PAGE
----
Good negotiation is about research, listening, personality and getting on with people. Be clear about what’s important, be persuasive, make people feel good about the way they’re negotiating because nobody wants to be made to feel like they’re not doing a good job. It’s also important that you understand their position, sympathise with that and say “Look, we might be able to give you that if you give me this” and never giving an inch without taking a mile.
You didn’t know a lot about football when you bought Birmingham City FC. As an entrepreneur, what should you know before you go into business and what can you learn on the job?
Know what the expectation is of the people who lent you money; know the deadlines of what to deliver and by when; never miss an opportunity to promote your business; and be prepared for the enormous amount of hard work.
The people I’ve met who left their job to start their own business do it because they genuinely believe they’ll have a better work-life balance. Really, the opposite happens. When you rely on yourself, it’s either feast or famine. You’re either working a lot or you’re not working at all – if you’re not working at all, there’s no safety net for you so you have to rely on yourself.
How do you set deadlines in a way that is both ambitious and realistic?
Say you’re producing a product – you have to have the prototype by this date, it’ll be in production by this date, you’ll have seen all the major stores you want to supply to by this date, you will have a package and a prototype ready by this date, the pricing point and marketing campaign ready by this date. These are the momentum-kind deadlines.
You’ve got to be realistic, but you can’t let every deadline slip. If you know it takes two weeks to get your prototype ready, do it within two weeks. Don’t put off today to tomorrow. Keep your momentum up, keep your drive up. Say “I will be sitting at my desk at this time, I won’t leave until this time”. If you can’t motivate yourself, you have to set the goals to motivate you.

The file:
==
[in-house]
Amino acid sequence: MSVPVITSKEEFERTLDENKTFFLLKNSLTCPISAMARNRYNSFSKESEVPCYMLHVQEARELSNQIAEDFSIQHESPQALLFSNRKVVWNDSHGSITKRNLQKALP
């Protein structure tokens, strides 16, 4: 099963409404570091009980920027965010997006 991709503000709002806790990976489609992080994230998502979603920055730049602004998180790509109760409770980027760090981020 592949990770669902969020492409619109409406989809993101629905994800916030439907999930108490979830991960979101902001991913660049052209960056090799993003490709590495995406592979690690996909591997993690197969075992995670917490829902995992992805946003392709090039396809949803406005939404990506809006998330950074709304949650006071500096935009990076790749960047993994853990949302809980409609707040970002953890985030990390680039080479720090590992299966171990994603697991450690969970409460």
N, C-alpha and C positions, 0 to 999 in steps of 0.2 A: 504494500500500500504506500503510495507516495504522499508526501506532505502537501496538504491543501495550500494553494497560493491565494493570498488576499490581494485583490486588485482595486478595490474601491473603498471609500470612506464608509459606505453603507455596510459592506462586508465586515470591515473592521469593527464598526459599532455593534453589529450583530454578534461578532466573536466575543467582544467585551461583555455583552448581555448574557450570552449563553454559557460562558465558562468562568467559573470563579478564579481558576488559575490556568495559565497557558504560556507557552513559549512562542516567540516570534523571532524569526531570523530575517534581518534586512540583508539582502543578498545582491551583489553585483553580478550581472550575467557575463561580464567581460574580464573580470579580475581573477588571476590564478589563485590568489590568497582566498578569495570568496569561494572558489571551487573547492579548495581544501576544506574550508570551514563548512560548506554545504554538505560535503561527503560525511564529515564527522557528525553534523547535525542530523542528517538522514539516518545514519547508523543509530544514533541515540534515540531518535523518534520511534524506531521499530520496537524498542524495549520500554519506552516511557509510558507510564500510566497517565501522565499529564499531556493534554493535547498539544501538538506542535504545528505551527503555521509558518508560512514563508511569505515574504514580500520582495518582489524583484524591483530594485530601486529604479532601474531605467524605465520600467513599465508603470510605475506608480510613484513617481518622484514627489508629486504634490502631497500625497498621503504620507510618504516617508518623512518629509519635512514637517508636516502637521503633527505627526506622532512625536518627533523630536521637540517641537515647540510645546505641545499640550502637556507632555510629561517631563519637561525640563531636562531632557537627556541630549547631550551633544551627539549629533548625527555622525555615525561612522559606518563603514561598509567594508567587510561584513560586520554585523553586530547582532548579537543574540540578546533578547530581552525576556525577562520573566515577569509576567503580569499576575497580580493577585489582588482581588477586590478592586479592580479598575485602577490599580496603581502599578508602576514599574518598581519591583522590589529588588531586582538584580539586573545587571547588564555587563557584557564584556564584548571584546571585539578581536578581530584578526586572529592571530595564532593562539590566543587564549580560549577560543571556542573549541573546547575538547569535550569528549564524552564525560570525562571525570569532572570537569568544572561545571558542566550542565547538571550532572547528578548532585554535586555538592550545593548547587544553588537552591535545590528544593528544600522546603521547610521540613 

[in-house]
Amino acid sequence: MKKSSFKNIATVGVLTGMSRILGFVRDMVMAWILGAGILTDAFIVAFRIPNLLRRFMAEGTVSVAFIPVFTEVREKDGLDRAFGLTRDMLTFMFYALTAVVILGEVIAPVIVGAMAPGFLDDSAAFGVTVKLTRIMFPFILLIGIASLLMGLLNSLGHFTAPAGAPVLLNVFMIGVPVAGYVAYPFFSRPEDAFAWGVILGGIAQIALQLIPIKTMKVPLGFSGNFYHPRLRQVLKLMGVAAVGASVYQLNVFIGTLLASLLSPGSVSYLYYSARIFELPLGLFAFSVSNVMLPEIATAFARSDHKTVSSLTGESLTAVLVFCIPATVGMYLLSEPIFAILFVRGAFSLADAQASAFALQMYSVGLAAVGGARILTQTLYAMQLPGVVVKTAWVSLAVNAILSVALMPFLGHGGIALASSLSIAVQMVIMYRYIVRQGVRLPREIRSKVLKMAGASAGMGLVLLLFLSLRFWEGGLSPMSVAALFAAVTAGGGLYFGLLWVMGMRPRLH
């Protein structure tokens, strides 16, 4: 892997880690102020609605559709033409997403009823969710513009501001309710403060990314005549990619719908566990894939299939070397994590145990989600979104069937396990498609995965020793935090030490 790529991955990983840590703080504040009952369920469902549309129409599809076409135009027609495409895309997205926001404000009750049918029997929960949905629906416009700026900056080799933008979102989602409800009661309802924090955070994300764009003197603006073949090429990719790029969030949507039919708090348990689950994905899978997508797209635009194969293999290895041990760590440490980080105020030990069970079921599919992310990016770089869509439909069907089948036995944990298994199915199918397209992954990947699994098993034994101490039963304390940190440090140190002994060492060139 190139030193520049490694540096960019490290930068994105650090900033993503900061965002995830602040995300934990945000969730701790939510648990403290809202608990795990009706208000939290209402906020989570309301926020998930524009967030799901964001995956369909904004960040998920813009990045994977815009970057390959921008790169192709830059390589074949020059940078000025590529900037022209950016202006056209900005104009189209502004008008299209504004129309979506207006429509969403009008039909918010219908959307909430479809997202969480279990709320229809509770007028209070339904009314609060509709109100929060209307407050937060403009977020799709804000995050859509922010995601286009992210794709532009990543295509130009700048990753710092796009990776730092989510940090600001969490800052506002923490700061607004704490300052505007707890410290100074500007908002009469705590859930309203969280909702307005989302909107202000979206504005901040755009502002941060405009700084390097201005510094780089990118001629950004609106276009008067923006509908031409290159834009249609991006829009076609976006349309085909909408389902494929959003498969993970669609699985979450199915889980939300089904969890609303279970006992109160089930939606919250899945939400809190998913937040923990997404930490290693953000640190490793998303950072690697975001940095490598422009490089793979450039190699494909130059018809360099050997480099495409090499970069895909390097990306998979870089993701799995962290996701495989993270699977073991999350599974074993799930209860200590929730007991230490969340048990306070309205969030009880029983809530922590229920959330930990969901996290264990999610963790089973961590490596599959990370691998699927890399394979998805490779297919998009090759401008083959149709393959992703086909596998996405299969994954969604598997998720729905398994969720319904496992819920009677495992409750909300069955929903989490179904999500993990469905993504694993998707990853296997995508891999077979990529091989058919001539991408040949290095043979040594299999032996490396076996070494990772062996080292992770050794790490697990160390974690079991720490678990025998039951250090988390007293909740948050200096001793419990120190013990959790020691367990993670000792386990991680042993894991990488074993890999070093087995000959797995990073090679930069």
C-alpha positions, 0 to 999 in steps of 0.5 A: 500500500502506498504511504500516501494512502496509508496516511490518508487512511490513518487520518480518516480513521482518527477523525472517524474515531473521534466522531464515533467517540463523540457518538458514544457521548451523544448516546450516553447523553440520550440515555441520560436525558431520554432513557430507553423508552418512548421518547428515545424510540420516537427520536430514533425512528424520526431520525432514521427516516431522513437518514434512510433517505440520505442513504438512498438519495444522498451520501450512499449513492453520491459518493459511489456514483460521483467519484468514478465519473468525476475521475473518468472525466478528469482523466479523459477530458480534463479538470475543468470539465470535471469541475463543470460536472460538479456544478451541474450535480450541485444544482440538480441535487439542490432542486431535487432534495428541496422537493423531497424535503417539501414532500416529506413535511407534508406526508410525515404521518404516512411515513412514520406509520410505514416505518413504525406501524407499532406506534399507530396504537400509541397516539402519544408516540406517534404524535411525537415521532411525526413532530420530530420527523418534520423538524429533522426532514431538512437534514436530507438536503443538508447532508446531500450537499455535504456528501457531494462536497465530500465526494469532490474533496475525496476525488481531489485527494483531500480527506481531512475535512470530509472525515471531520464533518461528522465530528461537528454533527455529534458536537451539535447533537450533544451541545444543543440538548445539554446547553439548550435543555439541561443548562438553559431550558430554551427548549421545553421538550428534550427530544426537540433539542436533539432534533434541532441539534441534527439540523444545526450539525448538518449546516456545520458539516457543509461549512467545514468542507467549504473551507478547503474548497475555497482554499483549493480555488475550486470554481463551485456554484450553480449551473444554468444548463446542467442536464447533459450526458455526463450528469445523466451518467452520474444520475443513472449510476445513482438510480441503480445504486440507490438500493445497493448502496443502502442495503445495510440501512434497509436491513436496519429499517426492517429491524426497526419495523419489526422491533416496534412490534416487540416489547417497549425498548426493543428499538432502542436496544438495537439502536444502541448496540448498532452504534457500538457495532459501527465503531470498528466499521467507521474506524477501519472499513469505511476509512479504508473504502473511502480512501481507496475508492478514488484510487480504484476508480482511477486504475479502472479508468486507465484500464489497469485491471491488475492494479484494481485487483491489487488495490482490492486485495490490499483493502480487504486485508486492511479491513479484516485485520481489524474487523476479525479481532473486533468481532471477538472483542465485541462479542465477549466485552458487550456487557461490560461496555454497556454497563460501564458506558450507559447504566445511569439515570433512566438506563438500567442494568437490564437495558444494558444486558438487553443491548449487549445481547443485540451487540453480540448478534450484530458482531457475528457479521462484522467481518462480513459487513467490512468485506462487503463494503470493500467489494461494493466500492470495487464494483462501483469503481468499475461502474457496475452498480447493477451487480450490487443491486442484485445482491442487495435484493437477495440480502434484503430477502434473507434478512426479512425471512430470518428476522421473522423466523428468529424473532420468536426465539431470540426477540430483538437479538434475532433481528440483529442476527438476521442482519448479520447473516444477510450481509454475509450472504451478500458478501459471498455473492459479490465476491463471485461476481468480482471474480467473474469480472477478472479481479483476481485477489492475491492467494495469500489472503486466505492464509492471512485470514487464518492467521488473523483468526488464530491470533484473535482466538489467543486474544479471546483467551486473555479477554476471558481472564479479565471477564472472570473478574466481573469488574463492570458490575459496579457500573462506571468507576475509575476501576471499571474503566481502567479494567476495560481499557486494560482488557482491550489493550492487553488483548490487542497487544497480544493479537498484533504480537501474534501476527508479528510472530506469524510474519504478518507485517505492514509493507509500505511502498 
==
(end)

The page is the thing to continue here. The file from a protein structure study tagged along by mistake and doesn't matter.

When you run a business, you are responsible for all of the decisions that business makes. When you’re in a room people are looking at you to be the leader, to make the decisions about where we’re going, how we’re going to get there, what are the directions, who’s responsible for what. Those are all the serious decisions you have to make. You can’t make those decisions well unless you’ve looked at the whole picture.
Co-working spaces are great, but a lot of entrepreneurs are based in rural areas. How can they benefit from these opportunities when they have less access to them?
You don’t have to come every day. You can come one day a week, once a month, twice a month just for that sanity check. You can take mental health breaks by going to the gym, having a meal, having a drink.
You won’t be able to do those things if you don’t come out of your rural area. It’s about building up your network. It helps just to be around people and bounce off ideas. If you’re in business, you need that ability to network, to make friends.
In your 2018 TV show, Give it a Year, you say that thousands of start-ups close in that first year. Why do you think this is and what can entrepreneurs do about it?
I think the main reason is that the idea doesn’t work. It doesn’t come to fruition. Sometimes you can’t get loans from the bank, so you run out of cash. Sometimes it’s just harder than people think.
The most important thing for me is to test your business, test it and test it again before you give up the security of your job to go and run it. Only when you’ve got it to a level that you think is sustainable, do you give up your job and go and run the business full-time.
The Apprentice: Karren Brady fighting sexism in business